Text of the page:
“It doesn’t matter what tool I teach your child to use right now.” I told the parent. “By the time she begins working, it will all be different anyways. I just need to teach your child how to learn to use the technology.”

Much like writing does not equal typing, it also is not word processing. In fact, Suzy uses Educreations – technically a screen casting tool – for everything with her students: drawing, writing, recording audio, and screencasting. They have mastered the app as well as its workflow, allowing her students to focus on the task rather than the tool.

Myth #3 – Device = Process

Twitter for Android

This brings me back to my friend’s initial comment that iPad is terrible for writing. How can a device be responsible for a process?

Last year, Greg Kulowiec and I spent an entire day working with a group of middle school teachers in Shrewsbury, MA on iPad workflow as the culmination of a year-long T21 program. This group explored integrating Notability, Pages, Dropbox, and Evernote as part of their writing instruction (a concept Greg refers to as App Smashing). However, after exploring the process in which they wanted students to engage, it became clear that they would use not only iPad but also paper.

workflow

Whether it is iPad, Nexus, Chromebook, Macbook, or Windows laptop, with writing, the focal point should be the process: from idea to outline to editing to final. When teaching in a computer lab, my students integrated technology at various stages depending on their learning needs. While all students followed the path outlined below, they shifted from paper to computer at varying stages.

Digital Writing Process for My Students (Grades 2-8)

  1. Graphic Organizer(s)
  2. Outline
  3. Draft #1
  4. Editing Checklist:
      • Turn On Track Changes
      • Check spelling
      • Listen sentence-by-sentence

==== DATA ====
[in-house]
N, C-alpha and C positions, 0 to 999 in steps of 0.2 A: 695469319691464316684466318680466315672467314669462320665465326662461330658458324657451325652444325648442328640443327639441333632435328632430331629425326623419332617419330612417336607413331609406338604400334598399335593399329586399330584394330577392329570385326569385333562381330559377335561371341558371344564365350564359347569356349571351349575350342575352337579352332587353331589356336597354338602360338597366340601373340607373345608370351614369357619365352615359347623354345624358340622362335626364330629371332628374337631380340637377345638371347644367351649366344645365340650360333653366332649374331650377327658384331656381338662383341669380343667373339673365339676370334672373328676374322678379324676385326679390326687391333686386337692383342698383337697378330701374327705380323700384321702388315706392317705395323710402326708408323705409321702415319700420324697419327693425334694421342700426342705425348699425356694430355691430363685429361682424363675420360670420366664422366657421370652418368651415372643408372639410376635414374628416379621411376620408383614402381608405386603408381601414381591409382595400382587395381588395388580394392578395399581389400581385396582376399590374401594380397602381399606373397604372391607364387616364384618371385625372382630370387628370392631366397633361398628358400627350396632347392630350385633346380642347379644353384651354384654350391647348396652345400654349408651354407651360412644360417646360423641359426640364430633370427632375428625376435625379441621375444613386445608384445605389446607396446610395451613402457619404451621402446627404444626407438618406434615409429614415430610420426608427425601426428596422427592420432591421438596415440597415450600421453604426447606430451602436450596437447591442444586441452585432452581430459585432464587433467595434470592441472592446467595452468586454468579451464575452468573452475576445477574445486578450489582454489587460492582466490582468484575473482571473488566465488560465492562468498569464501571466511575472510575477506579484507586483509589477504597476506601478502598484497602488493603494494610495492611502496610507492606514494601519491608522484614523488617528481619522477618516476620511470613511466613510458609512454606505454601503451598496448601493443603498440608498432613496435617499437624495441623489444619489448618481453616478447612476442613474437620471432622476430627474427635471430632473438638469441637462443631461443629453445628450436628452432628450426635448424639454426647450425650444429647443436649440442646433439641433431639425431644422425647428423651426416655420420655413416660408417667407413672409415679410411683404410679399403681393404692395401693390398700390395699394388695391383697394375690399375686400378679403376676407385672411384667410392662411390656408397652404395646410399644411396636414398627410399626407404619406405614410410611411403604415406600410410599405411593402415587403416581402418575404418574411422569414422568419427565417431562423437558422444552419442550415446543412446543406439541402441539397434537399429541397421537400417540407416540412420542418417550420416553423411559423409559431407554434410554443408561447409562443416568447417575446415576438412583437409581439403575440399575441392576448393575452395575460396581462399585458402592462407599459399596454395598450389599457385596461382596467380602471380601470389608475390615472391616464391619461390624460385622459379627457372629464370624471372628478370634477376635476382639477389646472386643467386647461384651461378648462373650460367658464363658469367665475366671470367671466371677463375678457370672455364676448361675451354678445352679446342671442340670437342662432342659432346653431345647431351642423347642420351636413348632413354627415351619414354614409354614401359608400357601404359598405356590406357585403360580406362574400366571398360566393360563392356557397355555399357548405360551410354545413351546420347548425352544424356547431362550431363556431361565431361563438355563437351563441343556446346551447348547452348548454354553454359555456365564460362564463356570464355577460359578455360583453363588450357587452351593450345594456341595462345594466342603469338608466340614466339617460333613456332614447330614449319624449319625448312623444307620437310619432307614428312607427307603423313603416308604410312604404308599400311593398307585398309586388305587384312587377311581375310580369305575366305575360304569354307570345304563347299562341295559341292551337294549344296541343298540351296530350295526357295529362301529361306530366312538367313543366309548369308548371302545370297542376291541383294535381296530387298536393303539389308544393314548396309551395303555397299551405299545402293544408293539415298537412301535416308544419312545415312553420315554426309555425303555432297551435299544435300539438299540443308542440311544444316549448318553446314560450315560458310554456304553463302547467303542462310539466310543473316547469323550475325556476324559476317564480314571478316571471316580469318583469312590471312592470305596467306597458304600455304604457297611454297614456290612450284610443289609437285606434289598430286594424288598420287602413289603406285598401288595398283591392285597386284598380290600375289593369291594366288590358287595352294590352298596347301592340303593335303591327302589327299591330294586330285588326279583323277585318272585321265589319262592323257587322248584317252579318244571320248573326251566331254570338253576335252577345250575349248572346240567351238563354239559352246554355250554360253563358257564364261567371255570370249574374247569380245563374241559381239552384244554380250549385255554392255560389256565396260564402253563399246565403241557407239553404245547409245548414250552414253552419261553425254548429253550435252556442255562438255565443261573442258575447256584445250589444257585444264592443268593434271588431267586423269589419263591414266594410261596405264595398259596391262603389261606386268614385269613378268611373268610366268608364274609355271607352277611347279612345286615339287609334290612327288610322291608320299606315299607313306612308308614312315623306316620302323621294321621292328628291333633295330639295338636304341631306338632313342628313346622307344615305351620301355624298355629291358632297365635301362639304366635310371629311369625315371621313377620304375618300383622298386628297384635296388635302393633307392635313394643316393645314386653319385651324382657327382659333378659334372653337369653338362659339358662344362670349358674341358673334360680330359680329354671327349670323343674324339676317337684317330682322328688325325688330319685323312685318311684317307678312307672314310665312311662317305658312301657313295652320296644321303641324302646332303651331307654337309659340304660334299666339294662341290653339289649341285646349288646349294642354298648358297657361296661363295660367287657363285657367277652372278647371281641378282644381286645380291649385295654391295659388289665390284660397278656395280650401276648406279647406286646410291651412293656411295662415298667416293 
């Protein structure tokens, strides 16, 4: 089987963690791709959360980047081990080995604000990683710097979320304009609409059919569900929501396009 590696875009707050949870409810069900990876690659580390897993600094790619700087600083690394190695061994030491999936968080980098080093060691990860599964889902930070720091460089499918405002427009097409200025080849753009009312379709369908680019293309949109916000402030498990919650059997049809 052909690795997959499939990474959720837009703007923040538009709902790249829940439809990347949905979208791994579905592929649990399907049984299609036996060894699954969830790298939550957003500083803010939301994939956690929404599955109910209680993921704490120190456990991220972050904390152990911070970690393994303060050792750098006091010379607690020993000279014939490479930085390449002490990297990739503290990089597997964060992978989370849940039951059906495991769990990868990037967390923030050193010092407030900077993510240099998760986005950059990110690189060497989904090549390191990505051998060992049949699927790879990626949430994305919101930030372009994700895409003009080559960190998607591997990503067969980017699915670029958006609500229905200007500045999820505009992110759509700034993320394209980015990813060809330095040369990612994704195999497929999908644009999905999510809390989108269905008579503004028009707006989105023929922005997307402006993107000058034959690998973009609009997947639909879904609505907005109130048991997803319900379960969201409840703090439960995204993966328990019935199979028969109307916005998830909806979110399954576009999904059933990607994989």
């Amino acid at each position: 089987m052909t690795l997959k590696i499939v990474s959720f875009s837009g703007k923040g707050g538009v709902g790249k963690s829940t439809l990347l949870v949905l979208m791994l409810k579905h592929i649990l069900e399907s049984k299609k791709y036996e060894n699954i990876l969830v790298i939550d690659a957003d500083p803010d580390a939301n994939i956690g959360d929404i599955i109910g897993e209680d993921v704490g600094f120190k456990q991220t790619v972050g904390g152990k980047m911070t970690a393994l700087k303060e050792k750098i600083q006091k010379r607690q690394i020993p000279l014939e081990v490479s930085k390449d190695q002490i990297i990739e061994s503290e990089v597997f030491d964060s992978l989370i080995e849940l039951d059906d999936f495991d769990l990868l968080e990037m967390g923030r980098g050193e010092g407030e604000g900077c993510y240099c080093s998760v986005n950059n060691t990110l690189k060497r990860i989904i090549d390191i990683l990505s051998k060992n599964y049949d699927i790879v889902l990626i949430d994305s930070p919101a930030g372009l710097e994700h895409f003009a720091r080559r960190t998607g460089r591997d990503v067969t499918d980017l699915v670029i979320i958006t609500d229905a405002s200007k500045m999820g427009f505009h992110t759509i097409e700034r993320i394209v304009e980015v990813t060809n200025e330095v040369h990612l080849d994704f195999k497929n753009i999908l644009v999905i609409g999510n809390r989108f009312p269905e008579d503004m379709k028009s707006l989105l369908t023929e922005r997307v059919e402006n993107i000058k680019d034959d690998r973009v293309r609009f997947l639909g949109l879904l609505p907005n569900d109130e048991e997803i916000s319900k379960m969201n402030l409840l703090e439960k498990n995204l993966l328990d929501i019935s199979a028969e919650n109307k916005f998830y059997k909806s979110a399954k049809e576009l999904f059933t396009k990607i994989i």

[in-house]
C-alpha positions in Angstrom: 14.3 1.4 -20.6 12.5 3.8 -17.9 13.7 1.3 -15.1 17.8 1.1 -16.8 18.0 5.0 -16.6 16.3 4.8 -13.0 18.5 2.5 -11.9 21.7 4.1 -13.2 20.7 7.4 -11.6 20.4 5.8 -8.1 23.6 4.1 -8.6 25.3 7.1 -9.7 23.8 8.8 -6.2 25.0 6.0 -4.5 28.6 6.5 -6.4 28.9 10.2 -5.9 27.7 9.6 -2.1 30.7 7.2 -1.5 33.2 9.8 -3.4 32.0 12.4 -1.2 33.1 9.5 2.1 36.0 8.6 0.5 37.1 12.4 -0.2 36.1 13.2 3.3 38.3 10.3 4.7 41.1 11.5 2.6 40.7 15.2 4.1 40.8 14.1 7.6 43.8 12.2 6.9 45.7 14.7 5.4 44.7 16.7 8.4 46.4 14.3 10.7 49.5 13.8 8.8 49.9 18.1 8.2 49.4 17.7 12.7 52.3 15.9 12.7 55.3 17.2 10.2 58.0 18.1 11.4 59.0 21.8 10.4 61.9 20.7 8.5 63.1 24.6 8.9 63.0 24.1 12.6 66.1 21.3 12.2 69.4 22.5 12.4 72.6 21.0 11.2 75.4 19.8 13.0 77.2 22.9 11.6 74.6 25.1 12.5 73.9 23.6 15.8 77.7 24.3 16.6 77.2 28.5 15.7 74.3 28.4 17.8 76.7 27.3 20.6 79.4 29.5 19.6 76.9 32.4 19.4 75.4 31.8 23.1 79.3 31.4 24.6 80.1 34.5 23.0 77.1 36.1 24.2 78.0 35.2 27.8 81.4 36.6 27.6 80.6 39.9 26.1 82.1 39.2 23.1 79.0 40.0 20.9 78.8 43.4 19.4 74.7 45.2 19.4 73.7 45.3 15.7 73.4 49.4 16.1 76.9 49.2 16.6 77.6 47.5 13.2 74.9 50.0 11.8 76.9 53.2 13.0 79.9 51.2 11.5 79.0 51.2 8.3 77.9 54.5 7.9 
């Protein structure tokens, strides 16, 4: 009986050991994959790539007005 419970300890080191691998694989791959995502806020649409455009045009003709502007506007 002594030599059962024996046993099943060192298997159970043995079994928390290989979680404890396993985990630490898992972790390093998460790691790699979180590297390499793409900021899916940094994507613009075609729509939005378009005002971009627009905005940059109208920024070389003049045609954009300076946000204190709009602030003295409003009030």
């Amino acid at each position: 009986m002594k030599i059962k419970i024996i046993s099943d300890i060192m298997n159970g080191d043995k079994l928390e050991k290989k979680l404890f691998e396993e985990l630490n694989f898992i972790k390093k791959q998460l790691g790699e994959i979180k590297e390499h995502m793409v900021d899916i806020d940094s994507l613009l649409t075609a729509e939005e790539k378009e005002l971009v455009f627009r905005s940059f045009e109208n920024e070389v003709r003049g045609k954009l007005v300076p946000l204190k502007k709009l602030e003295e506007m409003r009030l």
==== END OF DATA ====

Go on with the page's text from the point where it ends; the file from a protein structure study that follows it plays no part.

• Listen paragraph-by-paragraph
      • Listen to the full piece
      • Accept Changes
  5. Turn in Draft #2

While we applied the process above to working in a computer lab, it could certainly still apply to a mobile situation. Graphic organizers could be completed on paper and then photographed or completed with a number of mind-mapping tools. Outlines could be generated with a pencil or an app. Editing might include reading to a peer, listening with Speak Selection, or screencasting feedback.

Myth #4 – Writing = Text

boy-writing-with-pencil

Imagine a group of students working on a writing assignment…. what do you see as a final product? In a traditional setting, we envision words on paper (or on screen) – a text-based output.

With mobile devices, we have instant access to cameras and microphones as well as the ability to write, type, draw, capture images, and create videos. As a result of these tools and capabilities, the writing process no longer needs to be limited to solely text-based output. In fact, by leveraging these capabilities, students who would otherwise be labeled as having “output issues” suddenly have a voice.

“With writing on iPad – students who HATE writing to actually do it without thinking they are writing at all. They actually think we haven’t had “writing” in a day or so when iPads have been used.” – Suzy Brooks

If the writing infers a process used to generate and communicate a coherent idea or concept, then why do we make the assumption that the communication has to occur solely through text? By expanding upon our definition of “writing” with mobile devices, then the possible becomes redefined.

Myth #5 – Writing = Essays